So why is there a now crisis in eastern Africa?
The capacity of pastoral economies has been overwhelmed by a ten-fold rise in pastoral population over the last century. Per capita livestock holdings have shrunk, and pastoralist lands and water resources have been annexed for parks, farms and towns. Shrinking lands, restricted movements and persistent grazing are weakening grass growth.
In short, the environmental problems faced by the pastoral lands are systemic.
But 2011 should not have been the tragedy it is: a press release by the Kenya Meteorological Department, for example, shows that four of six stations in northern Kenya had higher rainfall deficits in the 1980s and 1990s than in the last two years.
The current tragedy stems from the remoteness and marginalisation of the northern pastoralists, as well as the effects of civil war, banditry, soaring food prices, mismanagement of national grain reserves and political failure.
Foundations for development
There are no quick fixes for these drought-prone areas. The main priority is to get food and health care to the starving millions. But beyond emergency relief, we must lay the foundations of sustainable development in the marginal lands.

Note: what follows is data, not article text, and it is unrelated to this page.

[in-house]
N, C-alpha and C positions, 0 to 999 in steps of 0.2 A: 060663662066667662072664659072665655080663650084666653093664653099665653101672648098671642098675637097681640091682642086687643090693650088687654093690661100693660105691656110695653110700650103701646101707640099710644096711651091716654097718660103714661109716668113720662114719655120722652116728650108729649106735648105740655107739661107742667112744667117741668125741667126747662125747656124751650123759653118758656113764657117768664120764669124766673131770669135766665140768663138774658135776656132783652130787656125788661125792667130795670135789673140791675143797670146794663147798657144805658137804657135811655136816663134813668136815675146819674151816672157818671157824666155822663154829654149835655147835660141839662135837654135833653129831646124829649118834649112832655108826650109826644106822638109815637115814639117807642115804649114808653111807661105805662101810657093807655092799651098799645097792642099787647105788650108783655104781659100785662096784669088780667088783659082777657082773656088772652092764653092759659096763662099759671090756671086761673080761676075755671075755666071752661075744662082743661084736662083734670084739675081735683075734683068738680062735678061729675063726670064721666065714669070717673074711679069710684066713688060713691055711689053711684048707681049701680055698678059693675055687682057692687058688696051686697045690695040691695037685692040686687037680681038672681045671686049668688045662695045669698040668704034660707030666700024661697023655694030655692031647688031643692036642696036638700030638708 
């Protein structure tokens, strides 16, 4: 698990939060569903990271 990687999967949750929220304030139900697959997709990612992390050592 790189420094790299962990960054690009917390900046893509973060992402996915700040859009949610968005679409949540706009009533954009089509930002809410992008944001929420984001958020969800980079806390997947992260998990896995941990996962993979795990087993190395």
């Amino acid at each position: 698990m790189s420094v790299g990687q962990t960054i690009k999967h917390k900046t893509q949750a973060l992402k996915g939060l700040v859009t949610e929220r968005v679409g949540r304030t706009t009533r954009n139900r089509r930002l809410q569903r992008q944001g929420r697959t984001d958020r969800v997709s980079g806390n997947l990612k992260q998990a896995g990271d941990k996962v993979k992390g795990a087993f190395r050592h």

Development will falter unless built on two pillars. First, the land and resource rights of marginalised pastoralists that were usurped by governments must be restored. Property rights will give back to pastoralists the security of tenure needed to conserve resources against outsiders, to counter droughts, to invest in the land and to leverage capital inputs for development.
Pastoralists in southern Kenya who have been granted such rights are developing fast, and famine has receded in this region, despite severe droughts.
Second, the institutions and governance that underpin development must be based on common interests. The land-owners associations that have sprung up in Kenya over the last decade show how locally-adapted, self-assembling governance can promote development.
These associations have re-established grass banks and seasonal grazing regimes, conservancies, ecotourism, cattle associations, enterprise groups, community scouts, and resources assessors, as well as Lale’enok information centres that gather and deploy information about development opportunities.
Pastoralists are also benefitting from modern technology. For example, cell phones link up community members, and provide both market information and mobile banking facilities. The landowner associations have now come together as the Kenya Rangeland Coalition to mobilise community conservation development initiatives.
If these two pillars of development are built on strong reciprocal ties, mutual interests and the skill of local communities in governing their own resources, famine will recede, the economic transition will be self-sustaining, and climate change will become more manageable.
David Western is Chairman of the African Conservation Centre, in Nairobi, Kenya.